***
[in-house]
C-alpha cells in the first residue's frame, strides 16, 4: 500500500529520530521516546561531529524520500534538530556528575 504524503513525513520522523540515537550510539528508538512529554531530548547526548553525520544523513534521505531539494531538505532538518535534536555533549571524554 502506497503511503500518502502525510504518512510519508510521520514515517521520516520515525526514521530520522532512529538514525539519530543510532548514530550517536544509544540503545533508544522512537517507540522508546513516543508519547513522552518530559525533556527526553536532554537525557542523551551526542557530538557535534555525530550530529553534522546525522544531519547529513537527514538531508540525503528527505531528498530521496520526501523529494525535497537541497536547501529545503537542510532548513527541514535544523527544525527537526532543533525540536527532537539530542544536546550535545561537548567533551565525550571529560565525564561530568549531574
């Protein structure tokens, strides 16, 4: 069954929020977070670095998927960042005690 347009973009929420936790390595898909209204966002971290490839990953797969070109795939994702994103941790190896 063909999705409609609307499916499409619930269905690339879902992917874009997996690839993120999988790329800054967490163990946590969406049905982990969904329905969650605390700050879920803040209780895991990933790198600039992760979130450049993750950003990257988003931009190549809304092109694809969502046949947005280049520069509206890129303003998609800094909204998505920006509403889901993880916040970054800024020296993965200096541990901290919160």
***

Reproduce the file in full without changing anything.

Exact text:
[in-house]
C-alpha cells in the first residue's frame, strides 16, 4: 500500500529520530521516546561531529524520500534538530556528575 504524503513525513520522523540515537550510539528508538512529554531530548547526548553525520544523513534521505531539494531538505532538518535534536555533549571524554 502506497503511503500518502502525510504518512510519508510521520514515517521520516520515525526514521530520522532512529538514525539519530543510532548514530550517536544509544540503545533508544522512537517507540522508546513516543508519547513522552518530559525533556527526553536532554537525557542523551551526542557530538557535534555525530550530529553534522546525522544531519547529513537527514538531508540525503528527505531528498530521496520526501523529494525535497537541497536547501529545503537542510532548513527541514535544523527544525527537526532543533525540536527532537539530542544536546550535545561537548567533551565525550571529560565525564561530568549531574
């Protein structure tokens, strides 16, 4: 069954929020977070670095998927960042005690 347009973009929420936790390595898909209204966002971290490839990953797969070109795939994702994103941790190896 063909999705409609609307499916499409619930269905690339879902992917874009997996690839993120999988790329800054967490163990946590969406049905982990969904329905969650605390700050879920803040209780895991990933790198600039992760979130450049993750950003990257988003931009190549809304092109694809969502046949947005280049520069509206890129303003998609800094909204998505920006509403889901993880916040970054800024020296993965200096541990901290919160």